– Stefan
    Oct 31, 2017 at 12:23
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Please don't use compiler intrinsics, as they limit your code to a specific compiler. In your case, I know that MSVC will not be able to compile your code, because of __attribute__((pure)) and so on. What you did with __int128_t is IMO ok, but you seem to not use it apart for next_up.

  1. Don't name variables that you won't use: S, B, TNOTUSED, ...

  2. Prefer using aliases to typedef, although this is not really important.

  3. Use the standard library better.

    • (sizeof(T) > sizeof(U) ? sizeof(T) : sizeof(U)) can become std::max(sizeof(T), sizeof(U))

    • Prefer to use the _v and _t aliases instead of ::value and typename /*...*/::type.

    • clamp can be replaced by std::clamp (although you could provide a small wrapper function to not repeat the same function arguments over and over again).

  4. I could override xint_sat_t's SFINAE by providing explicitly a second template argument. You can make std::enable_if_t's return type a pointer and set it to nullptr.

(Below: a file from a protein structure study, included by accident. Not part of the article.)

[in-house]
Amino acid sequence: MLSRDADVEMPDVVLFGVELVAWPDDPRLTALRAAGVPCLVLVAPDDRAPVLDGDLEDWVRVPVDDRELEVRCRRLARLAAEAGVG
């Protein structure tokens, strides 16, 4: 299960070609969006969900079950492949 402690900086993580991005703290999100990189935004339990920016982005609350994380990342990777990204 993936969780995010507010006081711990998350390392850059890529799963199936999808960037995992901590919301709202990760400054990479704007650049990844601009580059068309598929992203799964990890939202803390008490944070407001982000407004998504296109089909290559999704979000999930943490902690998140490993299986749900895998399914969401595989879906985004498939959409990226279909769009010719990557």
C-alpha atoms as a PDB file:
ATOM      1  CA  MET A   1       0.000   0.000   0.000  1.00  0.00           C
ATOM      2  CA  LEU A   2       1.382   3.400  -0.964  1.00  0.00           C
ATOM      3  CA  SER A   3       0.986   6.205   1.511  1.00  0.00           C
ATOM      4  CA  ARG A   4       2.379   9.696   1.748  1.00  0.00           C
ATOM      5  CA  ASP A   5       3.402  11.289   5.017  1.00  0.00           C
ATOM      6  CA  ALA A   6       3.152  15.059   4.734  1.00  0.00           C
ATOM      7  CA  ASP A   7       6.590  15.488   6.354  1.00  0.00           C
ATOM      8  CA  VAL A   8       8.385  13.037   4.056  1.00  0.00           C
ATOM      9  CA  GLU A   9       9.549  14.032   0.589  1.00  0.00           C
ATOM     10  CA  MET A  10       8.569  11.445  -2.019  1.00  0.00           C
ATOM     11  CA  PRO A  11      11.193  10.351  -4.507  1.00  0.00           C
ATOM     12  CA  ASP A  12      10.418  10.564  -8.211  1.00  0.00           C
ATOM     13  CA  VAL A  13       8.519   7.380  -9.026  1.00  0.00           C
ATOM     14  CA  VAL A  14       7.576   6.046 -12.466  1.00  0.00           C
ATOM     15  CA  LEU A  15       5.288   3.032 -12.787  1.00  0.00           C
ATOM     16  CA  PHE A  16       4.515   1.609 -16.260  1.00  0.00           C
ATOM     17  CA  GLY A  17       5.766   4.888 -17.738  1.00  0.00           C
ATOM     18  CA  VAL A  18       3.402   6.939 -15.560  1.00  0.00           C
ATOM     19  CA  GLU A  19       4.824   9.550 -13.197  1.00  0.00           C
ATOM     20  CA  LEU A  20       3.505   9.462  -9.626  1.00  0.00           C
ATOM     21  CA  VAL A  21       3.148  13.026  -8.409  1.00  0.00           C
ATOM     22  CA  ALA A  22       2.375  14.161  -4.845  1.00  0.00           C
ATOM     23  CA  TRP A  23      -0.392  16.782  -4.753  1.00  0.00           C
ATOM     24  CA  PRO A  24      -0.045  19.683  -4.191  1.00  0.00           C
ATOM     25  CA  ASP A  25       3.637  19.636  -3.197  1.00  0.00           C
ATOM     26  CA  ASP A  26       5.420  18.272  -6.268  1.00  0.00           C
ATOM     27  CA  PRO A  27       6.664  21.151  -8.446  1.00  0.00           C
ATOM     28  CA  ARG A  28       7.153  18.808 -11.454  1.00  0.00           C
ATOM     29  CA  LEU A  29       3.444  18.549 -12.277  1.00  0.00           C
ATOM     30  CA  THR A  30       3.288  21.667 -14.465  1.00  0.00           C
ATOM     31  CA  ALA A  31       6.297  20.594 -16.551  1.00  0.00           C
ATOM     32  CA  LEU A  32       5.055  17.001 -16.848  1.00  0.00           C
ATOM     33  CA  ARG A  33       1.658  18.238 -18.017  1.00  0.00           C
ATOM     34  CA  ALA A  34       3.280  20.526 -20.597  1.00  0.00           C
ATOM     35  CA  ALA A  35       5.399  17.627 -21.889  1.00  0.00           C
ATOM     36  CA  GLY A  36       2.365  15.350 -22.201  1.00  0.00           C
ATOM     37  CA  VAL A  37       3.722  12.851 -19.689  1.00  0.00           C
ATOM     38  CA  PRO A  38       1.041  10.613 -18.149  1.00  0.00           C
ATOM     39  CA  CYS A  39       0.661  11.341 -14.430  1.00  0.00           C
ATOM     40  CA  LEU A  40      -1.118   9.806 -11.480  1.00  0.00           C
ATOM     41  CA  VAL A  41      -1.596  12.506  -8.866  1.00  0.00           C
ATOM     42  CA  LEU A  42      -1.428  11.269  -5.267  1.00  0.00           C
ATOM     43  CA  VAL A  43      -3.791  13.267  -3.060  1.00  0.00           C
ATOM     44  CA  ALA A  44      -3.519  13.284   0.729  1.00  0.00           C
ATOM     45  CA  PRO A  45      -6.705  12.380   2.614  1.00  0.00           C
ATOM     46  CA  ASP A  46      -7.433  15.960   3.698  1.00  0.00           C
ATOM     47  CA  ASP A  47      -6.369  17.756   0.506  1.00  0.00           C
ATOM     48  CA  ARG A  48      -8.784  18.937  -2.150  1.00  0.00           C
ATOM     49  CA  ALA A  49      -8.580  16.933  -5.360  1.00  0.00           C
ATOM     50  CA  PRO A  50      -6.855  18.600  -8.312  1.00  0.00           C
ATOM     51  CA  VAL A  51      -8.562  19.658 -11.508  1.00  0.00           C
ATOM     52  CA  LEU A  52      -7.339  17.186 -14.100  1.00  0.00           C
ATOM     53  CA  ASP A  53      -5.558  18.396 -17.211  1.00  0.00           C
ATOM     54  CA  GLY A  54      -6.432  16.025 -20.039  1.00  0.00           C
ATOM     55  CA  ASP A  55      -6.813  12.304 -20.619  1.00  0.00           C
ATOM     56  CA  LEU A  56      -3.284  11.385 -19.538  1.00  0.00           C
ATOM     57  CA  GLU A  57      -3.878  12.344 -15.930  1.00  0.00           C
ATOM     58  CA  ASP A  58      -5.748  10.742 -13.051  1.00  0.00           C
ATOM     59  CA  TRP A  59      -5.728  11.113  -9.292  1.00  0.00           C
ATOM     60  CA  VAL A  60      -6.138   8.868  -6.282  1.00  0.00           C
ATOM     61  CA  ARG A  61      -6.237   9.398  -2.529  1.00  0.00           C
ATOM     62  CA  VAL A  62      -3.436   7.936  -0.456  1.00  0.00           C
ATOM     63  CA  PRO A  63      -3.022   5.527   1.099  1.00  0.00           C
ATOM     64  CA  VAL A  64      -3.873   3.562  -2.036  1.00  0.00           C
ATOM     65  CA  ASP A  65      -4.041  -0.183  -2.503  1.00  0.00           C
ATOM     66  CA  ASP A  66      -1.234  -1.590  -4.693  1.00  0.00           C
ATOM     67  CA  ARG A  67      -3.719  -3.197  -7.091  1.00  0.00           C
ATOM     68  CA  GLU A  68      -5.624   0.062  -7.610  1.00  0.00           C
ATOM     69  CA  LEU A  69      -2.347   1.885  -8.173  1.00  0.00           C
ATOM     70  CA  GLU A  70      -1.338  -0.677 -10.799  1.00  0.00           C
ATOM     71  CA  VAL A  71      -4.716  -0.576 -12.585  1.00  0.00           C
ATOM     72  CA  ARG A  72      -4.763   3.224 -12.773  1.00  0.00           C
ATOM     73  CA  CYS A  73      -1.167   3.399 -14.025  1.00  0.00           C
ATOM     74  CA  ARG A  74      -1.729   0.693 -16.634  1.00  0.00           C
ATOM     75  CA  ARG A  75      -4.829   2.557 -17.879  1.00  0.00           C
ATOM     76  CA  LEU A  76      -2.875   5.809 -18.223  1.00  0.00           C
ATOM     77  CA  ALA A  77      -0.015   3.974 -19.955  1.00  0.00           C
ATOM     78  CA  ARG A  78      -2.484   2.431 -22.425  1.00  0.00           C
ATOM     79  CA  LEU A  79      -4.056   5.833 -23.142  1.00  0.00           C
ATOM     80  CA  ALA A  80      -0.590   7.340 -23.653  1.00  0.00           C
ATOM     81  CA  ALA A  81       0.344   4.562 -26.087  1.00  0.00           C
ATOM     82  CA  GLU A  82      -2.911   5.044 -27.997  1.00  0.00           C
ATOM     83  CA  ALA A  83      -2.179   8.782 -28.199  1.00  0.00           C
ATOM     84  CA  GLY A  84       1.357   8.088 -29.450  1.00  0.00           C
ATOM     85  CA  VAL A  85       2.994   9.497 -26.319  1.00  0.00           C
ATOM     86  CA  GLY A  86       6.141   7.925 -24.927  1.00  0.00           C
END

5. You seem to use a lot of common type traits everywhere, std::numeric_limits, std::is_unsigned and so on. Consider storing their values in a static constexpr private variable instead.

  6. Provide a next_up_t for less typing, like the standard library. :)

  7. Consider marking your functions noexcept.

  8. I don't see why you need return_type. Maybe for the semantics, but you could have just used xint_sat_t instead.

  9. You forgot to overload some operators, like unary minus and the comparison operators.

  10. You are inhibiting NRVO by std::moveing lvalues. Please don't and let the compiler optimize the copy away. :)

  11. Why are you using decltype(auto) for every non-assignment operator's return type, except for the modulo? Consistency?

  12. uint64_t relies on non-standard library implementation details. Use std::uint64_t instead. Same for the others.

  13. You might want to add an explicit constructor to convert from a higher precision type to a lower precision one.

  14. You should specialize some standard library type traits for better compatibility.